Monday, March 20, 2023 | Trey Comstock
At the opening of our story, Samuel runs smack into one of the more mysterious aspects of God – God’s freedom. The first chunk of the 1 Samuel focuses on Saul as king. God doesn’t think that there should be a king. It’s not really what God wanted, but God gives the people what they asked for. God’s spirit enters Saul. Saul becomes the anointed king. Saul fails at being the anointed king. Samuel pours his life into making Saul’s kingship work, but by 1 Samuel 15, God pulls support from Saul and sends God’s official spokesman, Samuel, to deliver the news. This is how we find ourselves in 1 Samuel 16, with God telling Samuel to snap out of it, “The Lord said to Samuel, ‘How long will you grieve over Saul? I have rejected him from being king over Israel. Fill your horn with oil and set out; I will send you to Jesse the Bethlehemite, for I have provided for myself a king among his sons.’” (1 Samuel 16:1)
You can understand why Samuel might be a bit out of sorts. God had anointed Saul. Samuel did his best to support Saul and built a deeply personal relationship with him. Now, God goes a totally different way with Samuel having to anoint the next king, in secret, while the current king still very much reigns. I think we would all have some version of the same question, “how can you do this God?”
God can because of all beings in the universe, God alone stands truly free. God has infinite time, infinite strength, and infinite resources. God knows all, sees all, and can do all. God can create and tear down. God represents the definition of power, might, and wisdom. If God so chooses, there’s simply nothing God can’t do. If God’s season with one king has been brought to an end because that king no longer serves reliably, God can move on with no restrictions on God’s action.
I can hear the chorus of questions now. What about the gift of free will? What about the promise to Noah to not destroy the world again? What about the covenant with Abraham? What, indeed, about the promises about the house of David? Each of those things limit God in keyways, but God imposed them on God. God self-limits. No outside force imposed them on God. God freely chose them. God rigorously keeps to them because of God’s righteousness. God is inherently free, but God self-imposes limits out of love. God’s eternal consistency with those self-imposed limits is what we mean, when we describe God as righteous. It’s not that God can’t revoke the gift of free will, wipe out the world, or go back on the covenant. It’s that we can trust on an intrinsic level that God won’t do those things.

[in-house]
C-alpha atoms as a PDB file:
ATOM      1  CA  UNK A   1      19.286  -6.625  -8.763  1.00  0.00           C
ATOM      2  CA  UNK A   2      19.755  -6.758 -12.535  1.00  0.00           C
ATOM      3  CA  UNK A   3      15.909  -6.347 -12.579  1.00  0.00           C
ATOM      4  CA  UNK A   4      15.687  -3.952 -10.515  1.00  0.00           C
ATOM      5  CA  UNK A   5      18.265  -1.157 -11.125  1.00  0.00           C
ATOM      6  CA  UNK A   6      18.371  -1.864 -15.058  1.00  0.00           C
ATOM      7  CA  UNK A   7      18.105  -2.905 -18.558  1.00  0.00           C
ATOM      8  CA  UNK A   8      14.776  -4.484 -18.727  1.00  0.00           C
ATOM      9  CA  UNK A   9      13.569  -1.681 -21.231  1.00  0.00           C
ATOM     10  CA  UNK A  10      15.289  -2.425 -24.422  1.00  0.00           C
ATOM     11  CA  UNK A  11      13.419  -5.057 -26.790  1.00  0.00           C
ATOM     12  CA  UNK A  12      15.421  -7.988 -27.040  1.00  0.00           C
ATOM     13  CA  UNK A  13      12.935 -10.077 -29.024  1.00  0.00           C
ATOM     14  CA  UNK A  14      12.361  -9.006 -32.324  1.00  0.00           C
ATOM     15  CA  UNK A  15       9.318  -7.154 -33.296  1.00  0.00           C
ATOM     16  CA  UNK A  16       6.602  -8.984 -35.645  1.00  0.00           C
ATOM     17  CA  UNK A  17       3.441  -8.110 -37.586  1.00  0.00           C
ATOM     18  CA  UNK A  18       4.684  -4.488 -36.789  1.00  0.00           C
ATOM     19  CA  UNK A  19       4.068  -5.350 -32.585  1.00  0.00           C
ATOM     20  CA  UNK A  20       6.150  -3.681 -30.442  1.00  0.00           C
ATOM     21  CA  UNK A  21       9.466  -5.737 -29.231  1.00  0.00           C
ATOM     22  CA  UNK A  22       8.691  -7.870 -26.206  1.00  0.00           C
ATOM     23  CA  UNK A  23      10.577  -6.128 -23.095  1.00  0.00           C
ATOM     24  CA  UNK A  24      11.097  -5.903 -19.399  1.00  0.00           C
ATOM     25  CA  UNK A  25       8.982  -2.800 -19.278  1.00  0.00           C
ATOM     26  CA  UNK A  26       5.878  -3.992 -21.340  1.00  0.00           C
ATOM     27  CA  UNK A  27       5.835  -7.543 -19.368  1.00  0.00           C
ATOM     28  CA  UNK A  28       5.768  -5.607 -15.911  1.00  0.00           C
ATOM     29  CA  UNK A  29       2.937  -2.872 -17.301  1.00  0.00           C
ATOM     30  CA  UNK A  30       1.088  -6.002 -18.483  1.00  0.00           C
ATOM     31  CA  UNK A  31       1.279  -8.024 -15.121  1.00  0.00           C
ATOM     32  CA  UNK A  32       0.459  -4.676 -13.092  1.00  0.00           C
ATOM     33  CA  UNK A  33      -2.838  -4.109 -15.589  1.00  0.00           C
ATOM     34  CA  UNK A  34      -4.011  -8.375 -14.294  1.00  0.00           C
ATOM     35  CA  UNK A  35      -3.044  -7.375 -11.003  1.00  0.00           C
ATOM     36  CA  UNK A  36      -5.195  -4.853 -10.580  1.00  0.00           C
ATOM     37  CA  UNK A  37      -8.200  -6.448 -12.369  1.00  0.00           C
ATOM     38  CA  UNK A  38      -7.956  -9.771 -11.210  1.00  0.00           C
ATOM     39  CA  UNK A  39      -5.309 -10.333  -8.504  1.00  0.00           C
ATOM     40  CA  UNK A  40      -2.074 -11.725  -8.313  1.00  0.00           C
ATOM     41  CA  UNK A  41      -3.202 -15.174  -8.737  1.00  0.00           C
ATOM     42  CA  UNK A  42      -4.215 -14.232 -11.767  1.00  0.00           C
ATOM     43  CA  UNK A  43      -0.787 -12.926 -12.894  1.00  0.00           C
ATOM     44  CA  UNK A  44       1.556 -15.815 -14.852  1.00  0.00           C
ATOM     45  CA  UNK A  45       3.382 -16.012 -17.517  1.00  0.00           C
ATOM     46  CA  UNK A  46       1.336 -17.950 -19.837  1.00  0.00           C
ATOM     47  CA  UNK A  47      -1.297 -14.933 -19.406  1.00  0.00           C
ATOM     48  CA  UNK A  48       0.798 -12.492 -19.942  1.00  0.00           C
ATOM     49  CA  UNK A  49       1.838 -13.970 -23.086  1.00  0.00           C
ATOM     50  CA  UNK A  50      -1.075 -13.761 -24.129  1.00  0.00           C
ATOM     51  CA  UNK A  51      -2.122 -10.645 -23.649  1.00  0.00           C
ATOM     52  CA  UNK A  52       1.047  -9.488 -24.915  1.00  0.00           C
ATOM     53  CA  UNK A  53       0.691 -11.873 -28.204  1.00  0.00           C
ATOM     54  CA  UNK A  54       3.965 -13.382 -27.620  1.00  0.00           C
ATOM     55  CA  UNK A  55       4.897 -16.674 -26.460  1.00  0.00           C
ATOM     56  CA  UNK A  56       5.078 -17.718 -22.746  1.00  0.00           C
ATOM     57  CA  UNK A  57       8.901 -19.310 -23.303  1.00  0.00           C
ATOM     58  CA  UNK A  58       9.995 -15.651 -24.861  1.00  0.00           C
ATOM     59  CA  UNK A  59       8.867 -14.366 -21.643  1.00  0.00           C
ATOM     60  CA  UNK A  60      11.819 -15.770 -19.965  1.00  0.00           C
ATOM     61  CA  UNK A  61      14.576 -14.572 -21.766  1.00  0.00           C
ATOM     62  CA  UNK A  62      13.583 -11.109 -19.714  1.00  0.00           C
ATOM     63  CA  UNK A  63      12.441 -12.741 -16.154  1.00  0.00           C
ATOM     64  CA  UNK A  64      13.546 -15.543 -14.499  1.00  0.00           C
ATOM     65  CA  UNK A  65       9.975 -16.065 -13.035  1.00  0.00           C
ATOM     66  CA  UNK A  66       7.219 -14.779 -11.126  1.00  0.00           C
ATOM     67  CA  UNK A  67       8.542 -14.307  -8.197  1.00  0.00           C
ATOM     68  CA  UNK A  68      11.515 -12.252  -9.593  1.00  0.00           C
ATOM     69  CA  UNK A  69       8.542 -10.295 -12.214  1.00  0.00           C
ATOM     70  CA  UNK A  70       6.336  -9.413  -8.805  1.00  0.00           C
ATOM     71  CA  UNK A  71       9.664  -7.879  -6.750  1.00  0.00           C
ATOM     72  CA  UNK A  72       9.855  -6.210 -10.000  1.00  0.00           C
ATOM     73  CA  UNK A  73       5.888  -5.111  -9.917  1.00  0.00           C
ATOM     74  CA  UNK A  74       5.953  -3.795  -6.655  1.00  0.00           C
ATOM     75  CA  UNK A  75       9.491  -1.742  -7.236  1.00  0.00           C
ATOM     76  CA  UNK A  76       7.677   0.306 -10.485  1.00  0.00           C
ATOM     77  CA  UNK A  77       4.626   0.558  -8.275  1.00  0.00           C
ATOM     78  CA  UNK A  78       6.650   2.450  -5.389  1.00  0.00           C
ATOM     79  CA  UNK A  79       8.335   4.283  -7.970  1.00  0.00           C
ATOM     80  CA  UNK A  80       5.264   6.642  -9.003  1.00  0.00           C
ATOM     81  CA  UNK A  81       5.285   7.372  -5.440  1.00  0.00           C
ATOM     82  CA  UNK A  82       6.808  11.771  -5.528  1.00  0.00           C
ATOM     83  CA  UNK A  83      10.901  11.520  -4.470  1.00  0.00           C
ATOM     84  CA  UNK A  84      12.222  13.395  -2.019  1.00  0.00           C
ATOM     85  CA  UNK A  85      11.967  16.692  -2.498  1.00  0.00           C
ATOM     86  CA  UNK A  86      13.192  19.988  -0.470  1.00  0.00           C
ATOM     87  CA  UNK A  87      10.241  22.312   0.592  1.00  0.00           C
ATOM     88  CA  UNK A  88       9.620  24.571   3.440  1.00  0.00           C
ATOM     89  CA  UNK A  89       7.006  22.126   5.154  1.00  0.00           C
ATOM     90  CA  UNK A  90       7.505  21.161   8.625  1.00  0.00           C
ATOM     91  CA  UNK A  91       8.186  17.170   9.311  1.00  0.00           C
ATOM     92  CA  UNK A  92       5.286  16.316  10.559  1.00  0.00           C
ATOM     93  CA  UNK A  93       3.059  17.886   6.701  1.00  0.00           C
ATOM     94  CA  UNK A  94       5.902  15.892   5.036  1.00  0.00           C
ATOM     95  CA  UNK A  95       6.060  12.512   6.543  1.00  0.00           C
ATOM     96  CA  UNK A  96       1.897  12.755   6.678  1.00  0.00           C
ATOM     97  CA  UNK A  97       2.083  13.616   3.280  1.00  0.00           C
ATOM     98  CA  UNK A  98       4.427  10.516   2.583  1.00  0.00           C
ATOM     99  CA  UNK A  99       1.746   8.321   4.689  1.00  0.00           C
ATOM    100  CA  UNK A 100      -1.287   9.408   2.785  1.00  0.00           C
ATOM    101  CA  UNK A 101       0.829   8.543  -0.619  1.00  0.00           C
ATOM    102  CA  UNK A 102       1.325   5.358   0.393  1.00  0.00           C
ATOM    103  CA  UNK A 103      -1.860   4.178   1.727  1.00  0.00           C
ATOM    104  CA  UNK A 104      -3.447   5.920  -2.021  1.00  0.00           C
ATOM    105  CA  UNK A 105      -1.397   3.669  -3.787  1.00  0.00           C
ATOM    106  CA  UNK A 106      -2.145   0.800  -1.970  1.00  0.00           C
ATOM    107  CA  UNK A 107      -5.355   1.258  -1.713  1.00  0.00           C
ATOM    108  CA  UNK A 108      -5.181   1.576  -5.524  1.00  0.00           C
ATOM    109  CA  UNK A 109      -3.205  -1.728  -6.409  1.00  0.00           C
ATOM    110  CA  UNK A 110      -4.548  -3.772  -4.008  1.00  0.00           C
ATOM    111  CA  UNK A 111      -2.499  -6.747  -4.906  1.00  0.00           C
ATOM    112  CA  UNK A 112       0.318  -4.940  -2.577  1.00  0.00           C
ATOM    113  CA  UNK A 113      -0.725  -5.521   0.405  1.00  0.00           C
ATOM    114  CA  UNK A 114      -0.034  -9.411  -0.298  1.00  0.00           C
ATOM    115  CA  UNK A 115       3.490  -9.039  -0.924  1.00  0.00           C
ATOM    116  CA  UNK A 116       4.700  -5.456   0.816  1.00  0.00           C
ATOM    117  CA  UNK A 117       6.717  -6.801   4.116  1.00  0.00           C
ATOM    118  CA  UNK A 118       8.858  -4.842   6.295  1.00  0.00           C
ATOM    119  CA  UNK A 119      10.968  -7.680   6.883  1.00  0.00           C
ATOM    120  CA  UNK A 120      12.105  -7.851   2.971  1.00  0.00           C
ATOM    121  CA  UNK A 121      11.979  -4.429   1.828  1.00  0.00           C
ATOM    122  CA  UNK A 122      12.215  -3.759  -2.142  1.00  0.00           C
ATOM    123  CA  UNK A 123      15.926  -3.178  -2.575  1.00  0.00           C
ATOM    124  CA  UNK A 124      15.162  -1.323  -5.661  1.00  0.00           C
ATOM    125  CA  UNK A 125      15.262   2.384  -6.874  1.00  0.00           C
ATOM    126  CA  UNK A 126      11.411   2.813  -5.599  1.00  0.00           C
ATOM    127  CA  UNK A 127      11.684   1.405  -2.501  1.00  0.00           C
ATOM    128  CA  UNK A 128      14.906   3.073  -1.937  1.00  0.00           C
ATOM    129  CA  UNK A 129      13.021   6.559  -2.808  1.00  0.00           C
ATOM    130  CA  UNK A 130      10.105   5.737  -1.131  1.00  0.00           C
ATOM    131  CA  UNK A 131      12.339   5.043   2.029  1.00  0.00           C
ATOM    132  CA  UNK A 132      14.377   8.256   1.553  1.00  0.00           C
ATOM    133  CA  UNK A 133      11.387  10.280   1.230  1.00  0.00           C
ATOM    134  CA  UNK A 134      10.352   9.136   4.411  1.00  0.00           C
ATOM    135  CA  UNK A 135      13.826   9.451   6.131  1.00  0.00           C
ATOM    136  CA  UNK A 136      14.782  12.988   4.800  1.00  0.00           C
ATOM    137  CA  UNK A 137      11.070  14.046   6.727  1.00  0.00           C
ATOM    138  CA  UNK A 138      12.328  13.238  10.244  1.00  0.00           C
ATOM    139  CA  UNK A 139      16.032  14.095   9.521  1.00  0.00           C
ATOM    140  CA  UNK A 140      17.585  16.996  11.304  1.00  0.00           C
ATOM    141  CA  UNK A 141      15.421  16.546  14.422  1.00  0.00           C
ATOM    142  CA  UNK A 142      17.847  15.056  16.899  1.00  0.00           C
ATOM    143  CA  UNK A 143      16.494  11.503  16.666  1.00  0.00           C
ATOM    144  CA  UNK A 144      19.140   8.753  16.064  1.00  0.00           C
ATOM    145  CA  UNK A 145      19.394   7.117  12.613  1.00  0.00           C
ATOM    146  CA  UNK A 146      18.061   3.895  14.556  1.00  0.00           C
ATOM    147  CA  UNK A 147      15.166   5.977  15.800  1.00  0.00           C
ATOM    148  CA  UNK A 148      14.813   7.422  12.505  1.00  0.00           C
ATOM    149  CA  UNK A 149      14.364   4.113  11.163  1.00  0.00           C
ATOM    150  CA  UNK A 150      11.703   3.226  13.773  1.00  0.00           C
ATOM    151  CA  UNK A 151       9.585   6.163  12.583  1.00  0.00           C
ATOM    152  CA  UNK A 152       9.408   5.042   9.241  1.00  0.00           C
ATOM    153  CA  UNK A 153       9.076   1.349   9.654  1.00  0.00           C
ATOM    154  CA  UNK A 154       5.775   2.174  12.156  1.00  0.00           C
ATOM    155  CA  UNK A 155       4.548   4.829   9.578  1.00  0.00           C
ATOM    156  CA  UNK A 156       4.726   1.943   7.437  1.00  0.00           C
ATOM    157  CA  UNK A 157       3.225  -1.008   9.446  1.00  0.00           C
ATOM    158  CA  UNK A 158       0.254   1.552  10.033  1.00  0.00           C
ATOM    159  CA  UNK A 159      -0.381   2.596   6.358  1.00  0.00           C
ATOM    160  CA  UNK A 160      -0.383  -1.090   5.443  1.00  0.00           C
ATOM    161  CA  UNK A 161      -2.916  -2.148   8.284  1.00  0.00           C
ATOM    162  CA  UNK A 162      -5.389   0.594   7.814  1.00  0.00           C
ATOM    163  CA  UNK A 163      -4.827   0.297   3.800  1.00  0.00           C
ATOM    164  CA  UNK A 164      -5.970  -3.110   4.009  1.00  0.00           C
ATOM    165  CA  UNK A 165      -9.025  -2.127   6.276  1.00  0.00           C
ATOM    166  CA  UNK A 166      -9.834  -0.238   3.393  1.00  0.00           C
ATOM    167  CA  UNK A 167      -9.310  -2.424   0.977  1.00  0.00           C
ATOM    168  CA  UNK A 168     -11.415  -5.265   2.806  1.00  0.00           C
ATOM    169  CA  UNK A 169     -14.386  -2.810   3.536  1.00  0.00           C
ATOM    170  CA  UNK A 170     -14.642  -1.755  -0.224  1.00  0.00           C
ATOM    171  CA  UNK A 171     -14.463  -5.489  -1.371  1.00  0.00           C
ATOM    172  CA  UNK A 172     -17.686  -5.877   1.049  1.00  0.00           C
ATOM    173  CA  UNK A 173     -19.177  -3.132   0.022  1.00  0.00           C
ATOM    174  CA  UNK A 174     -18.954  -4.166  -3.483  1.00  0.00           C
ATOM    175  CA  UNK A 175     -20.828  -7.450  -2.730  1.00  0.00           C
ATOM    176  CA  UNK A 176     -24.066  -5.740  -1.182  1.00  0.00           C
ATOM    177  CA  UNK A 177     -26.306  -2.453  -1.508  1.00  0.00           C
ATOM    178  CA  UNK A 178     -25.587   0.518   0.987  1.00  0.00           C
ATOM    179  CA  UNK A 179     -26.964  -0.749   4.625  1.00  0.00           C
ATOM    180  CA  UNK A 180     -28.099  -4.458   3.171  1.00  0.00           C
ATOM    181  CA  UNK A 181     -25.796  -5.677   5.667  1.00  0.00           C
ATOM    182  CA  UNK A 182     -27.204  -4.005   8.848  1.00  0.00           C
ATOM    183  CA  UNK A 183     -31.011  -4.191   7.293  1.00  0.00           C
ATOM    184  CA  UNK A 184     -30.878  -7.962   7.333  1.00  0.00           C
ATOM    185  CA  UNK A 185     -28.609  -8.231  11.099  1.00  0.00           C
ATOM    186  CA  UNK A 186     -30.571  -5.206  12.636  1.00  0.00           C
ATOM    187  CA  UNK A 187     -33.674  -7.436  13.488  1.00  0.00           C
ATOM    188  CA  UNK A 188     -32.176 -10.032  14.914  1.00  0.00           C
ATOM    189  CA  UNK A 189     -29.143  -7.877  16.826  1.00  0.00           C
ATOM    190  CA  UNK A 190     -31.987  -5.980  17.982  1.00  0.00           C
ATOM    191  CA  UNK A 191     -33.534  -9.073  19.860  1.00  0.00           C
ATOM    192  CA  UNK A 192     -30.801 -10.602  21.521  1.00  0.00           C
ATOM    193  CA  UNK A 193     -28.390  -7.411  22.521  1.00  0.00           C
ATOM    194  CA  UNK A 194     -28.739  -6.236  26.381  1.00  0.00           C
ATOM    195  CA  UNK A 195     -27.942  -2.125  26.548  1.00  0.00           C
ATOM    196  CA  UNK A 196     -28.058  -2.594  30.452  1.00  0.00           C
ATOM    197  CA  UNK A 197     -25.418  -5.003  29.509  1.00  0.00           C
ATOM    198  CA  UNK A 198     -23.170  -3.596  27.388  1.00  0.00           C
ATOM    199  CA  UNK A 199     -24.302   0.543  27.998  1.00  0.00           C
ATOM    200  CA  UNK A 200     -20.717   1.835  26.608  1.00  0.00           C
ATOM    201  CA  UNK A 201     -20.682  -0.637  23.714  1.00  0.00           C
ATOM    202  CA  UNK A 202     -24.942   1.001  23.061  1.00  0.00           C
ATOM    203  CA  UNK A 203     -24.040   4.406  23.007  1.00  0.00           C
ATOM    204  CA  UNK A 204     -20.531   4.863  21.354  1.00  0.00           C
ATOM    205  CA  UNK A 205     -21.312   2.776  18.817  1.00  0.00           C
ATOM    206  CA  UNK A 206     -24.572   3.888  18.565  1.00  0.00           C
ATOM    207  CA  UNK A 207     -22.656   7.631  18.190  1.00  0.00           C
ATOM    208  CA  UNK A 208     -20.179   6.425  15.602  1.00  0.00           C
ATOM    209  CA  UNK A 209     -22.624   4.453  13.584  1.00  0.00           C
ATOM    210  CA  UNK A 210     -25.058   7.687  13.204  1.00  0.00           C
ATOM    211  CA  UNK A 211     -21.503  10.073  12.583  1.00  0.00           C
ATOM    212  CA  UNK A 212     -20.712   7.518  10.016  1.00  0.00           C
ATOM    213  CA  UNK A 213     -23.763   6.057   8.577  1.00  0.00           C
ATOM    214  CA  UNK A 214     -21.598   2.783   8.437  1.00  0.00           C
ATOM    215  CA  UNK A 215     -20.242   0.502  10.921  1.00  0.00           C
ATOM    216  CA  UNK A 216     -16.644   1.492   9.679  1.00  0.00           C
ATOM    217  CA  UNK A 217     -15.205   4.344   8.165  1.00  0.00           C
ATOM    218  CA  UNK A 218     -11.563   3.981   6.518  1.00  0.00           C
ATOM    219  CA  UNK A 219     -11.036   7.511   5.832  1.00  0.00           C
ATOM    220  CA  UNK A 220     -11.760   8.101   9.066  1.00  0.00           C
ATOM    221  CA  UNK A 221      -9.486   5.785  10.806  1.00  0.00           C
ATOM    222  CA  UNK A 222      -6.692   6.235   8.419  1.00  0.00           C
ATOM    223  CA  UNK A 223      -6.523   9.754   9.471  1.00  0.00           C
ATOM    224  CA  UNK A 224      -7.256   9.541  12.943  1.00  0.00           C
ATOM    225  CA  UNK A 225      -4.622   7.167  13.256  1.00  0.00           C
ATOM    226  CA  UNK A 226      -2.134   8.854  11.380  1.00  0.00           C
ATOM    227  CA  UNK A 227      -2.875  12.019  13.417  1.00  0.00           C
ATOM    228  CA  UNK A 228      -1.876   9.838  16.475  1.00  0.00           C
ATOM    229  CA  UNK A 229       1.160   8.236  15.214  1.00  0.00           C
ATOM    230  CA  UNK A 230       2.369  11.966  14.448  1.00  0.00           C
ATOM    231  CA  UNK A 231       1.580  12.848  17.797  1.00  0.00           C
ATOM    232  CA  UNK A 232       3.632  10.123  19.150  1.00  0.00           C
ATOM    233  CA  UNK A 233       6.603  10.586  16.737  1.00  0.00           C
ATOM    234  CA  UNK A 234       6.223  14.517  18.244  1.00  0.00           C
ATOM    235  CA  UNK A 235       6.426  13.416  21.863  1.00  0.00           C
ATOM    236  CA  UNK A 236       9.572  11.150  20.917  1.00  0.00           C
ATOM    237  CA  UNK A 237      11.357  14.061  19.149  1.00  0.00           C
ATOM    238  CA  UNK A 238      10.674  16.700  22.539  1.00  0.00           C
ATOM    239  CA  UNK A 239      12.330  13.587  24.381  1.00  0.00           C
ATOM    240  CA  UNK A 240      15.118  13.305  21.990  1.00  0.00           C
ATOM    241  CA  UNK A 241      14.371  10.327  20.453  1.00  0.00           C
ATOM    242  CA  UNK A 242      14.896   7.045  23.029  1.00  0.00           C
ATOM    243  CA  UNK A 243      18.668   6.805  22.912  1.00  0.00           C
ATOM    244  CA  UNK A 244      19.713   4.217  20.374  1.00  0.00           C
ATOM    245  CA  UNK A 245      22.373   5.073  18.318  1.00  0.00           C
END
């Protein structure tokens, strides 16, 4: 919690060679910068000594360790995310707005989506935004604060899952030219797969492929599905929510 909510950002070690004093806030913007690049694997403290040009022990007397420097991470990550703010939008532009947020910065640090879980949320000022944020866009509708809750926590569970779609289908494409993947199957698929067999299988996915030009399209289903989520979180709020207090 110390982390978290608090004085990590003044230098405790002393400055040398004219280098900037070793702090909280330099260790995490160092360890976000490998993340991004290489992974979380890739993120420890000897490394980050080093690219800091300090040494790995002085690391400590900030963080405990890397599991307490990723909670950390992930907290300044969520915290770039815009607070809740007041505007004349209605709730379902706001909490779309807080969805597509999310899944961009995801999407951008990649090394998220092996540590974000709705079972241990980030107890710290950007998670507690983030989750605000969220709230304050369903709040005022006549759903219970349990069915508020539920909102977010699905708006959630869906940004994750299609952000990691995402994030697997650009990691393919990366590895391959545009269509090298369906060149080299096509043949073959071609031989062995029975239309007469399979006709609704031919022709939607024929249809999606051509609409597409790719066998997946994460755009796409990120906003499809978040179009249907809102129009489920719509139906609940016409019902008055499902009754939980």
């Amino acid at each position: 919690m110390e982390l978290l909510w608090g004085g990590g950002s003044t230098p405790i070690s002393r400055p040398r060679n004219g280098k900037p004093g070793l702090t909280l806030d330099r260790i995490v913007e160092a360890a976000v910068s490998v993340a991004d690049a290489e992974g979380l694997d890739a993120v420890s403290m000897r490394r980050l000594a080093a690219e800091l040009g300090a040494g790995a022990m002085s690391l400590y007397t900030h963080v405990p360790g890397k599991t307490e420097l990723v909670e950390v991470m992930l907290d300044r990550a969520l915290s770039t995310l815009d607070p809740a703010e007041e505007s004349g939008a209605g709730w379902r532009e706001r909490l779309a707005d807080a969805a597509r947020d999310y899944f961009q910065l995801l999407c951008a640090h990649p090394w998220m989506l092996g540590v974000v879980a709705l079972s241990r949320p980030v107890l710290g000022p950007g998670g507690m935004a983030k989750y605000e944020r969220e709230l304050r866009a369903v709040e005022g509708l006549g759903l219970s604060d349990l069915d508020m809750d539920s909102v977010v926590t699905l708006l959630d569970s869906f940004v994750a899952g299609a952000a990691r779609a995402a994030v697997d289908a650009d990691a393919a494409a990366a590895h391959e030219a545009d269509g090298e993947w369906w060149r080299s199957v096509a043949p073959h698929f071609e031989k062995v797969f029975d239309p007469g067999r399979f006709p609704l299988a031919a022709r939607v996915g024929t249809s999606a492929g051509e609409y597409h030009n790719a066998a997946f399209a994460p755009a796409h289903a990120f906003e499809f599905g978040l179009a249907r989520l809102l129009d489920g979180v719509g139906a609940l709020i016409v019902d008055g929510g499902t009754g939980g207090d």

One can easily promise to not do things that one simply could never do. I can solemnly swear never to drop a ton of nuclear weapons on a foreign power, but as I’m not (nor ever will be) President, this doesn’t constitute much of a promise. On that note, I won’t raise taxes, invade an oil producing or non-oil producing country, or bring disgrace on the office of President. Or, I can stand in the public square and affirm my intentions to never upend our financial structure through fiscal malfeasance. As I’m a pastor, not a banker, and my organization only makes a few hundred thousand dollars a year, you can be forgiven for not really caring about my assurances. Or, I can declare the world over my sworn assignation that I won’t go 200mph on a highway. Great! My little blue truck can barely do 100mph, so keeping that promise ain’t much of a hardship.
God, however, can do anything, including all the things that God promised not to do. This is partly God’s point as God responds to Job after Job makes his formal complaint.
Then the Lord answered Job out of the whirlwind:
‘Who is this that darkens counsel by words without knowledge?
Gird up your loins like a man,
I will question you, and you shall declare to me.
‘Where were you when I laid the foundation of the earth?
Tell me, if you have understanding.
Who determined its measurements—surely you know!
Or who stretched the line upon it?
On what were its bases sunk,
or who laid its cornerstone
when the morning stars sang together
and all the heavenly beings shouted for joy? (Job 38:1-7 NRSV)
I cannot overstress the vastness of God’s power and with that power comes the total freedom to do what God wills. Thus, that God expends this energy for us, and that God purposefully limits God’s unlimited freedom reveals the true depth of God’s concern for us and God’s righteousness in that concern. God can do literally anything. In God’s infinite freedom, God chooses us.
I often circle back to this theme because I never want us to get entitled about our relationship with God, to think of God like a devoted pet or a legally mandated caretaker. Only God can require God to do anything. God chose to enter covenant relationships with us and to give us the ability to freely choose them or not. These are only the structures of the universe because God freely deemed them so.